The financing of Swedish popular education, 1872–1991: economic governance,standards and practices between the public and voluntary sectors
Swedish popular education has often been characterized as an independent, “free and voluntary” sphere. Even so, it has throughout most of its history been largely dependent on financial resources from the public sphere: the state, the county councils and the municipalities. There has been a lively discussion about the paradoxical relationships between adult education and the state; freedom on the one side, dependency on the other. Still, few studies have analyzed the purely financial side of this problem. This project analyses the financial contributions from the state (and to some extent the local governments) to non-public adult education – folk high schools, public lectures and study circles from the mid 19th century to our own time. What were the rules and conditions for public funding? How large were the actual contributions, and how did they change over time? What impact did they have? How should the funding system be considered in a broader perspective, e.g. in relation to other areas of public expenditure (education and/or culture)?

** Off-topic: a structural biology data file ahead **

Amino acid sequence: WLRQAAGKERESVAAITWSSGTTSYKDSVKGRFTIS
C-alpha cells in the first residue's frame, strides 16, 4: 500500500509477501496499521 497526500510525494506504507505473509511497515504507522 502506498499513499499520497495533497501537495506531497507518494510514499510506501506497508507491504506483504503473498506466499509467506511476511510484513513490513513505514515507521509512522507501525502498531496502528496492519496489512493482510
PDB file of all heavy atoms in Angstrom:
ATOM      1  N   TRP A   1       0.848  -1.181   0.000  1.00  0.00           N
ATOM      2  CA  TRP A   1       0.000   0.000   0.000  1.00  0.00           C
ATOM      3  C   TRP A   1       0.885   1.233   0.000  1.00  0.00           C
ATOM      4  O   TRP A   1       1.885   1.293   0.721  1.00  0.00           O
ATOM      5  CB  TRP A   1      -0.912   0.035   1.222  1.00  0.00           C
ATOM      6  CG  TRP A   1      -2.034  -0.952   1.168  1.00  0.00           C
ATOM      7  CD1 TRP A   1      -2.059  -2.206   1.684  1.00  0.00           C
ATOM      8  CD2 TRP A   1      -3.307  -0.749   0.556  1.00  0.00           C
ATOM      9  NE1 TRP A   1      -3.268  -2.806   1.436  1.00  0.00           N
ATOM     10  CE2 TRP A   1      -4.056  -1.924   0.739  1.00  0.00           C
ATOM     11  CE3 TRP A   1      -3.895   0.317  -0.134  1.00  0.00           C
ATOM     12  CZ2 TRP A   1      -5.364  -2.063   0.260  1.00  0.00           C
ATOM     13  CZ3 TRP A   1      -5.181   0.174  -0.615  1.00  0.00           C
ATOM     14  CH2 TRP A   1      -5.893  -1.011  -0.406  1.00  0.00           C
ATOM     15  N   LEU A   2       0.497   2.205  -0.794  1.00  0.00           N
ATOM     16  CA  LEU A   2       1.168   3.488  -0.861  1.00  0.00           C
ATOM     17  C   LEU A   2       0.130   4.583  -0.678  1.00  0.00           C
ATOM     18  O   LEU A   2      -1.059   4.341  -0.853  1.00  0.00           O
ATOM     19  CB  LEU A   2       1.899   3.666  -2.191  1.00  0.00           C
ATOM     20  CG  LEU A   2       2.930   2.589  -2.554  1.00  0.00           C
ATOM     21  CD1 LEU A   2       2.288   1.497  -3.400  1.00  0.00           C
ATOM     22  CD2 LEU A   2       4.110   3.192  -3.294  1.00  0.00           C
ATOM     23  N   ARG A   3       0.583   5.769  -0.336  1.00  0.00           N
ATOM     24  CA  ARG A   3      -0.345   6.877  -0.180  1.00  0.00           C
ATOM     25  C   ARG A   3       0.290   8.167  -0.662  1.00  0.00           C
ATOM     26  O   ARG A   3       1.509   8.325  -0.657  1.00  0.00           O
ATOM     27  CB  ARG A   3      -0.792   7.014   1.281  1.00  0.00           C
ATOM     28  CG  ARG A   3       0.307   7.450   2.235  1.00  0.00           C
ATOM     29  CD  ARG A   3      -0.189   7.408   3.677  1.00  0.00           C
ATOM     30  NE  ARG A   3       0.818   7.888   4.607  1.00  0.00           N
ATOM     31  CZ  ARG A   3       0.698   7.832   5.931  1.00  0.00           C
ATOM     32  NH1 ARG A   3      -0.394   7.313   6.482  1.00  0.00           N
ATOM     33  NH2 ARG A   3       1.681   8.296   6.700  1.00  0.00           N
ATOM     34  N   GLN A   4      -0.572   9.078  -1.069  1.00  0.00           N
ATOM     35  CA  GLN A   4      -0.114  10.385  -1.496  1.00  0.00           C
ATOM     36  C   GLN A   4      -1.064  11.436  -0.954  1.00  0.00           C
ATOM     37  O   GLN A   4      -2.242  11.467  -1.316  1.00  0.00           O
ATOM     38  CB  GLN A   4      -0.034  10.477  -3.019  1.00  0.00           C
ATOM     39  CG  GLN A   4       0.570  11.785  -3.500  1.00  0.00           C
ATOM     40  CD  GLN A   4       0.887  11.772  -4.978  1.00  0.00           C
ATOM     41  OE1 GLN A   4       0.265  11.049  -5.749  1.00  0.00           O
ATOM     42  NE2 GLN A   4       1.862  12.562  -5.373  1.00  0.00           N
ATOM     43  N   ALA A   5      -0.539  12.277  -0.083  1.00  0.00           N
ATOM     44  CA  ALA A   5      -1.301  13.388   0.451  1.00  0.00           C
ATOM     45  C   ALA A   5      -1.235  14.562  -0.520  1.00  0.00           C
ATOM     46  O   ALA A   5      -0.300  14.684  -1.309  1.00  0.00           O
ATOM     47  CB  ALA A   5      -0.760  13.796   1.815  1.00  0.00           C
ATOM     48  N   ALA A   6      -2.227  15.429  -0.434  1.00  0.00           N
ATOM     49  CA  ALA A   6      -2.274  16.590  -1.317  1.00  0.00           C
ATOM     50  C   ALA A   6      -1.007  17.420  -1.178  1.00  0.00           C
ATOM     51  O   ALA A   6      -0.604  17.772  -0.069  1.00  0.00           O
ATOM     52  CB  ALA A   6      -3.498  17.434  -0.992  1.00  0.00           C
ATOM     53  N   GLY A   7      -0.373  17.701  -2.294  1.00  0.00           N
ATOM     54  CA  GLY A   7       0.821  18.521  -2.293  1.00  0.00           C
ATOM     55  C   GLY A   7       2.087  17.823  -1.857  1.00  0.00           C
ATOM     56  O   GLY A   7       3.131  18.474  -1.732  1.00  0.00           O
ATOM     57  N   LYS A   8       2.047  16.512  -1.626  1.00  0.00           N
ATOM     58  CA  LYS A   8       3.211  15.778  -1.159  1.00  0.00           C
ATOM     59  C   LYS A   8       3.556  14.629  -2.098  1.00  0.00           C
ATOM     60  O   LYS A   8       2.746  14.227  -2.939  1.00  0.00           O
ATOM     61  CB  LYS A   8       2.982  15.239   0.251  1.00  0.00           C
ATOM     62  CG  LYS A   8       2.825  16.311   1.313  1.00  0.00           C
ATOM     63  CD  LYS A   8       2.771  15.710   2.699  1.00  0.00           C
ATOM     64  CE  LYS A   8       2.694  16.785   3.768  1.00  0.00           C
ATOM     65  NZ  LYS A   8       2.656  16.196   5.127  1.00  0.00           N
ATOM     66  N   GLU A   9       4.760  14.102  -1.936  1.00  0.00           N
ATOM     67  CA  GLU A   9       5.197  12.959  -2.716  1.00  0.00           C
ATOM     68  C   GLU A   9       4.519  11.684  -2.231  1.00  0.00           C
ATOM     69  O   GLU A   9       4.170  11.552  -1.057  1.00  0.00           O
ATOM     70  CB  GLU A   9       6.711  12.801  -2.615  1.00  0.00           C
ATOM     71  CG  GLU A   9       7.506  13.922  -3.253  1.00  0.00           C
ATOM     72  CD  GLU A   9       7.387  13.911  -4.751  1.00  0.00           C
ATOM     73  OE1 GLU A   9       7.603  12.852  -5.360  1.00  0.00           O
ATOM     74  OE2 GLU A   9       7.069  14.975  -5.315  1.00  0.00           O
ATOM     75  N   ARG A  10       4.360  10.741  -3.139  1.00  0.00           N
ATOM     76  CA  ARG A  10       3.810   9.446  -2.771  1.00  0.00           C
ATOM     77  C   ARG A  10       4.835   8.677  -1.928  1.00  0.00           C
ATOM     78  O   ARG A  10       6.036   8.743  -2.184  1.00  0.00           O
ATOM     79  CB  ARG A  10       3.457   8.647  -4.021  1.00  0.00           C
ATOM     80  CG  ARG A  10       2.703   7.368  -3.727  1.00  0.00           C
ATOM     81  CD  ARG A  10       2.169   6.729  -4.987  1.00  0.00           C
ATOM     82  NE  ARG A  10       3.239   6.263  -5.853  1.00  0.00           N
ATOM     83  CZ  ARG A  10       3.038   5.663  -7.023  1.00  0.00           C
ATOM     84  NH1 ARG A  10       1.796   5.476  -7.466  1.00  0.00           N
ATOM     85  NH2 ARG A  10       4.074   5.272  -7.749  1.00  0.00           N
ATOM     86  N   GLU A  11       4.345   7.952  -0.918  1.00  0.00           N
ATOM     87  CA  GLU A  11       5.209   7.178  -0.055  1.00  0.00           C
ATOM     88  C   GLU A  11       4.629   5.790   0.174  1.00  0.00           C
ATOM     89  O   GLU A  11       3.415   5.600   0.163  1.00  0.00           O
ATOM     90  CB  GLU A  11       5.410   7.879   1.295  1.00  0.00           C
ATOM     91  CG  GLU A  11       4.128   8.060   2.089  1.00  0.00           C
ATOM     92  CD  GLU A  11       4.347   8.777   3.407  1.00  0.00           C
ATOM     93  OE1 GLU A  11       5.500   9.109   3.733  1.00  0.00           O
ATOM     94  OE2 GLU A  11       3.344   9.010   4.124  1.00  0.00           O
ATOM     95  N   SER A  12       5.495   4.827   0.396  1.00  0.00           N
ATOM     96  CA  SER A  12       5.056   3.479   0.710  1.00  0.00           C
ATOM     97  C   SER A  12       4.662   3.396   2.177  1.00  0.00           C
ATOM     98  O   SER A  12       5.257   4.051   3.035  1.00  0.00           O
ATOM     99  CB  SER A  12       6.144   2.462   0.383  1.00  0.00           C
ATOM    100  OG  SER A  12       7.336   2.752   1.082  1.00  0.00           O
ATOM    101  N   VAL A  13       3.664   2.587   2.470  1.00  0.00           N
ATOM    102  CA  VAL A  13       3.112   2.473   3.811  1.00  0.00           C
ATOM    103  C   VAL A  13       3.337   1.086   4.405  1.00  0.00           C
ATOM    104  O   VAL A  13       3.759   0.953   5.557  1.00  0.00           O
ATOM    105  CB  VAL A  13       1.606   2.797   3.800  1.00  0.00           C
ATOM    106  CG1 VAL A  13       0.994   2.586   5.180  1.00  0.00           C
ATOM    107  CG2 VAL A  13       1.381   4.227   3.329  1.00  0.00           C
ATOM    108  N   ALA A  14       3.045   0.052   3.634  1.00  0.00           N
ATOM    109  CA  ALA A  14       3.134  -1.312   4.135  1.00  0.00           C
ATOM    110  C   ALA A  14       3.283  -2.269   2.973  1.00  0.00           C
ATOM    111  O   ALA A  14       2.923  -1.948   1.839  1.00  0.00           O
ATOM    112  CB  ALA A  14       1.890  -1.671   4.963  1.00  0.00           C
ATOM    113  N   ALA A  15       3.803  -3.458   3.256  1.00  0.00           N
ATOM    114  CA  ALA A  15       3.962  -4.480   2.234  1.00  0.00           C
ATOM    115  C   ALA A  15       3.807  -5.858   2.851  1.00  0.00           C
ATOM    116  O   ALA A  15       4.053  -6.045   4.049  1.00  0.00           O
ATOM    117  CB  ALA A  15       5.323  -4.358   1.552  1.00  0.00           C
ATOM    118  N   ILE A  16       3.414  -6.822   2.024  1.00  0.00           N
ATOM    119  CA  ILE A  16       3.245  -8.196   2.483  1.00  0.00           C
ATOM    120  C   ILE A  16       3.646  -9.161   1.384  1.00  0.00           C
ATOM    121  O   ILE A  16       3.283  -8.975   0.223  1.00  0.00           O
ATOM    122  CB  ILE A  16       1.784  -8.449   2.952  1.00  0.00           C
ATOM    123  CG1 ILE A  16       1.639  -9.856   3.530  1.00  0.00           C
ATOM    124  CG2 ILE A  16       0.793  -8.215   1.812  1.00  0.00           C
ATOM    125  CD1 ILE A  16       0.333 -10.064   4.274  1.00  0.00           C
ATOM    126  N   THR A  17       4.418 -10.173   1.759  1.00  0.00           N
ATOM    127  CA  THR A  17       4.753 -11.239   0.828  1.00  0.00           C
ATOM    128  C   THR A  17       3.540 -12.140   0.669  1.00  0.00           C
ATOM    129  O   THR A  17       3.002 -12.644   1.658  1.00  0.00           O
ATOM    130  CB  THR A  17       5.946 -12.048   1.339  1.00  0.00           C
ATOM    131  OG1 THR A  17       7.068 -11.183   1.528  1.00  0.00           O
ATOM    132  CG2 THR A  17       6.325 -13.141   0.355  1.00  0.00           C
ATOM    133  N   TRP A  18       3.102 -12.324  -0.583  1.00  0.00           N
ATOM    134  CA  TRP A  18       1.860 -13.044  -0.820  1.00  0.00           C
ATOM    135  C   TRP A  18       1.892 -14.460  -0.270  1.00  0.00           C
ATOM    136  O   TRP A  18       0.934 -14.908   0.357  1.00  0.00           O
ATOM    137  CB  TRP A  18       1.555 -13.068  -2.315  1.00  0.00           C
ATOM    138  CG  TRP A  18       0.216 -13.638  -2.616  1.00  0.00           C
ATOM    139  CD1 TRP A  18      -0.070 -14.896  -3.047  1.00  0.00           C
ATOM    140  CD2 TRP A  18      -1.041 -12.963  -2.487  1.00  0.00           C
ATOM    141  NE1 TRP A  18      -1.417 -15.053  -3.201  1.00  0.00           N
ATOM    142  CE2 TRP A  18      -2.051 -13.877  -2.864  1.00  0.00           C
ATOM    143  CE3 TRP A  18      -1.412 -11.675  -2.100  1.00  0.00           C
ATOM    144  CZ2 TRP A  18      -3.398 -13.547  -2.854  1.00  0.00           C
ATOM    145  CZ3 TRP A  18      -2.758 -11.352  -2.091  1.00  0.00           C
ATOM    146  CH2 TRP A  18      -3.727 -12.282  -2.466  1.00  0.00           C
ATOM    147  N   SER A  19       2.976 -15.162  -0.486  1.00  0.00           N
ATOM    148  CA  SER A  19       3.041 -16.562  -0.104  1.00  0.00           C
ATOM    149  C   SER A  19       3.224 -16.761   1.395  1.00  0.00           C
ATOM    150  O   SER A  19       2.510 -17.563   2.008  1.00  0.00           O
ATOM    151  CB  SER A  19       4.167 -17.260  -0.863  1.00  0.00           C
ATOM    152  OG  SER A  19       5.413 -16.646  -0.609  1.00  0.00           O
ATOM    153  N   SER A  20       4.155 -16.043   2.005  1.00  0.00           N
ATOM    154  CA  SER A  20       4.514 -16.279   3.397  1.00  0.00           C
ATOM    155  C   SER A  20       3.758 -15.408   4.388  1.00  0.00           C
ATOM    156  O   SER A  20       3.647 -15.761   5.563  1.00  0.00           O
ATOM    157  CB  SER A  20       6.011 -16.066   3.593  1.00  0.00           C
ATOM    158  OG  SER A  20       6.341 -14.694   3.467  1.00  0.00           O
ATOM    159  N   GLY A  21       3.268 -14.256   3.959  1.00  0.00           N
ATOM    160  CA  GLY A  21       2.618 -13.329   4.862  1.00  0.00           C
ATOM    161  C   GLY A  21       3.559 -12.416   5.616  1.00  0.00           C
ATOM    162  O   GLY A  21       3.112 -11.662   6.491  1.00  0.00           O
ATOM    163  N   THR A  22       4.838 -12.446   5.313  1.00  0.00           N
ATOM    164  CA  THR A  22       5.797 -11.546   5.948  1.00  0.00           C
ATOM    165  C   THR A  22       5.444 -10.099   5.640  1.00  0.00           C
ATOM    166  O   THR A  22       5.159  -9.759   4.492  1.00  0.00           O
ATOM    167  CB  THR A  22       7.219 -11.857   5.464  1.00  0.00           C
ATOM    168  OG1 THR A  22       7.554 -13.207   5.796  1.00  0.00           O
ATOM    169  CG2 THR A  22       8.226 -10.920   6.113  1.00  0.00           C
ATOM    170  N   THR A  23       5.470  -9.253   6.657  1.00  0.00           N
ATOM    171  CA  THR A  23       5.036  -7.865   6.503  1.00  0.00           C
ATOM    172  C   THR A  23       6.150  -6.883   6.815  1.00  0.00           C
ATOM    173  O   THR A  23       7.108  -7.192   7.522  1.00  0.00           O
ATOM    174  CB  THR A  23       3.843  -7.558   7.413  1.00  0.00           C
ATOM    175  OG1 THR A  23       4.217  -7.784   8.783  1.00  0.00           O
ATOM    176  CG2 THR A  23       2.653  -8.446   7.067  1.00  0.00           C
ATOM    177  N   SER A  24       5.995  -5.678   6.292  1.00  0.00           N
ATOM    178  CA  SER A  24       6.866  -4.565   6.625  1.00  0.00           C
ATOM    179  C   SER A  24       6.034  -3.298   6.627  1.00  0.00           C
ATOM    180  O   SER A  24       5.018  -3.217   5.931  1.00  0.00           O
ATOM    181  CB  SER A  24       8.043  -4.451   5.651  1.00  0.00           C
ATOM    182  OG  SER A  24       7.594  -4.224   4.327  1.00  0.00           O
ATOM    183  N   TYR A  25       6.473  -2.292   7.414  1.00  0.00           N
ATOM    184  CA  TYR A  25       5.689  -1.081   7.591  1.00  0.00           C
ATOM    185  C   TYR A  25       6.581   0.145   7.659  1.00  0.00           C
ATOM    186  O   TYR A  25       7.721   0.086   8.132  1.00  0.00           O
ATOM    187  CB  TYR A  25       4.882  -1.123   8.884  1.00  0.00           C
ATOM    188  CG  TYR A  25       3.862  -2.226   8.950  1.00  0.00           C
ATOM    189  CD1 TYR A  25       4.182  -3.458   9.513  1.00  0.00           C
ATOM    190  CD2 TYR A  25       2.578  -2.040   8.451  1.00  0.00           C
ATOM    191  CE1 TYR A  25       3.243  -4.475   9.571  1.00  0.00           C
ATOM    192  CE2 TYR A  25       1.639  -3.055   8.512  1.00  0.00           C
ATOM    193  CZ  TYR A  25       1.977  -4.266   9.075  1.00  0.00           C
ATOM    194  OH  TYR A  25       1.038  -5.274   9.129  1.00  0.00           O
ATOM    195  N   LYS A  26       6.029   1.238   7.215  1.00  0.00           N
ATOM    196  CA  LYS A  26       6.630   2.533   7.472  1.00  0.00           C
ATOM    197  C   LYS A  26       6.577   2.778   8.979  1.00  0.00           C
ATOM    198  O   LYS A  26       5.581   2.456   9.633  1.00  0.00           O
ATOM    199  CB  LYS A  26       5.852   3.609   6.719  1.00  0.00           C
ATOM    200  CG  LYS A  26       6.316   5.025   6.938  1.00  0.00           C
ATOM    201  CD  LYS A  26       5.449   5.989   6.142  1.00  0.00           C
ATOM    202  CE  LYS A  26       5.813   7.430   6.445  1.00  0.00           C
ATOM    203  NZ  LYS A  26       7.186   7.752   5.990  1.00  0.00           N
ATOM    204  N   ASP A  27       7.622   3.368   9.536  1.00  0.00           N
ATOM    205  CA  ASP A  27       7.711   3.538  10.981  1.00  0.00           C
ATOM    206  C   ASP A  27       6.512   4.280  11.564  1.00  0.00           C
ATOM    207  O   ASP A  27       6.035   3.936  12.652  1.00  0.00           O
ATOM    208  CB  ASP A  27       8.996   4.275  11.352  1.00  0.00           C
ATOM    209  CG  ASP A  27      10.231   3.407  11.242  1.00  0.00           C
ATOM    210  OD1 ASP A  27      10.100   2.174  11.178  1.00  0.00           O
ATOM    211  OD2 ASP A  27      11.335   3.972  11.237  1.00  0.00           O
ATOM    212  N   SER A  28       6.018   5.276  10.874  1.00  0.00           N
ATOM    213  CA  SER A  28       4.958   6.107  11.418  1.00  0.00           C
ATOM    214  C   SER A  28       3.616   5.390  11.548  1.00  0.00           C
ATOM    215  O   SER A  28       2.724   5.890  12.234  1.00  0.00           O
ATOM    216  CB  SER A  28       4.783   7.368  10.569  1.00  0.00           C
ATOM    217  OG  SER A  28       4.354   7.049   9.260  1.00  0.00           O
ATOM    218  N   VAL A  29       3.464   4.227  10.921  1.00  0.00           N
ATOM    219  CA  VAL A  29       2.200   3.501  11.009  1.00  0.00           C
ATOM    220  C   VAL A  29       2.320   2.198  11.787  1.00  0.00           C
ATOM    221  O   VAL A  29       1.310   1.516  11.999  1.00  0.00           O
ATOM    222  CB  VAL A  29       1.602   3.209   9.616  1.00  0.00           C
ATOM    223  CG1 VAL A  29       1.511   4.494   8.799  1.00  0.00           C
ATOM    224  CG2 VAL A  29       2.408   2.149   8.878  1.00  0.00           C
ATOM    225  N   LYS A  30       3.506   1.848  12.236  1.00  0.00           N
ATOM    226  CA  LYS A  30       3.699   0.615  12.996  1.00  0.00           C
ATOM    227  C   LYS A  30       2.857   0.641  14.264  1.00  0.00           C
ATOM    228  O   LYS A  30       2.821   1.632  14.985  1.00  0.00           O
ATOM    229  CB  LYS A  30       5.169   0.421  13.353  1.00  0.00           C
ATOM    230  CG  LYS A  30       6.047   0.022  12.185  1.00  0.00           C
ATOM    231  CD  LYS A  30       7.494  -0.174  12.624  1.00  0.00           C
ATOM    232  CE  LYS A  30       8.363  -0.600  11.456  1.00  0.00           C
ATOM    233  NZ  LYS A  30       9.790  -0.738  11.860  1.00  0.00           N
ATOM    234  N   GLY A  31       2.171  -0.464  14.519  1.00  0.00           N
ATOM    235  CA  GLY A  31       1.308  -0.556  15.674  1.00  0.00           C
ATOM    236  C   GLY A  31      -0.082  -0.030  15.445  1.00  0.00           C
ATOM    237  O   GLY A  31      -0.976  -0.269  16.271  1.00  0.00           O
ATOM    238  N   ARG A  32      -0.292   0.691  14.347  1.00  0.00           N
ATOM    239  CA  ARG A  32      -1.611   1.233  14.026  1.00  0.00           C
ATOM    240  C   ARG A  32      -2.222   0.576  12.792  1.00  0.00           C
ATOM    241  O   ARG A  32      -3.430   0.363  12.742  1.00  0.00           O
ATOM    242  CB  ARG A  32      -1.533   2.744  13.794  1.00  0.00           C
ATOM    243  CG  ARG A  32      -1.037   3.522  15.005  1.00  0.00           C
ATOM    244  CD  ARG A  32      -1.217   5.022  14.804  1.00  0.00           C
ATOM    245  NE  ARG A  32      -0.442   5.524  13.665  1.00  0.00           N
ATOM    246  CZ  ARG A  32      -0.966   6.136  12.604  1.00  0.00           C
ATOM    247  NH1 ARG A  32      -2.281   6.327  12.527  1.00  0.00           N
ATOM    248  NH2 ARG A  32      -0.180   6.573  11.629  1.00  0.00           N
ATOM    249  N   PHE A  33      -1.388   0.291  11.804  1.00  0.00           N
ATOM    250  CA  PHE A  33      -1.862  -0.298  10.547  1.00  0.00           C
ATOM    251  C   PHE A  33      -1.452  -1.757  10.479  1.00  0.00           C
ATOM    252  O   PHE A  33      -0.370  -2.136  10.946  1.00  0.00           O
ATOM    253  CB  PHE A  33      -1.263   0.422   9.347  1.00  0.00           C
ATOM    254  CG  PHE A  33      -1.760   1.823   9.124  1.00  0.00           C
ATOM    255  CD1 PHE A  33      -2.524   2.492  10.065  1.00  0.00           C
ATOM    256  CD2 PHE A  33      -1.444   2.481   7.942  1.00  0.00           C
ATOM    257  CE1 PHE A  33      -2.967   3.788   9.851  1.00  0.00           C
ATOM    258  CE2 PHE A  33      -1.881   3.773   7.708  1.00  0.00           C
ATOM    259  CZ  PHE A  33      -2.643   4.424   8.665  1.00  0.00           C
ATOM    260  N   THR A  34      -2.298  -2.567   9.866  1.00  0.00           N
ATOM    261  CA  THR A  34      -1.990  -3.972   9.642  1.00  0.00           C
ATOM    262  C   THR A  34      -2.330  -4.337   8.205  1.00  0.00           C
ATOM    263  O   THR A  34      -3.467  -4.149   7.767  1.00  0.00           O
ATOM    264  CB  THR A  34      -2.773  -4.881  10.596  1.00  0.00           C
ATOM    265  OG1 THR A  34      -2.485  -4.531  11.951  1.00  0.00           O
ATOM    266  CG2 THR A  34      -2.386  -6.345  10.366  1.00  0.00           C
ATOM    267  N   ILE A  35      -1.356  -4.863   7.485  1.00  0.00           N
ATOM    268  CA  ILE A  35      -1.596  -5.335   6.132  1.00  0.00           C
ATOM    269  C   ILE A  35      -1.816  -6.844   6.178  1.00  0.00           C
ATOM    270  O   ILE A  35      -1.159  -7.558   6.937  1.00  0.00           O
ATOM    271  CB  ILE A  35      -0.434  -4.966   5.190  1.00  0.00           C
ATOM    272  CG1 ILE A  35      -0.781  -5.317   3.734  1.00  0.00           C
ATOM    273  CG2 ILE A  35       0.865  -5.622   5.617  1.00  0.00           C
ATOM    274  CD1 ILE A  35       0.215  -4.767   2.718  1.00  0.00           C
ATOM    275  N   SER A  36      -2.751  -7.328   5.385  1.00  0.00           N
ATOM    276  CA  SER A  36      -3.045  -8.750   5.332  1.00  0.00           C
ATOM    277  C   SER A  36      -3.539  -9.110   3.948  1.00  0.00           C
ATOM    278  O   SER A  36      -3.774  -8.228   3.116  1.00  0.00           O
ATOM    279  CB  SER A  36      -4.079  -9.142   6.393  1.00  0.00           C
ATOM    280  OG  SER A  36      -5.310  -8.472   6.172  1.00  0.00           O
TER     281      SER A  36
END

Collaborators: Samuel Edquist (director), Anne Berg
Department of Education, Uppsala University
Funding Body: Handelsbanken research council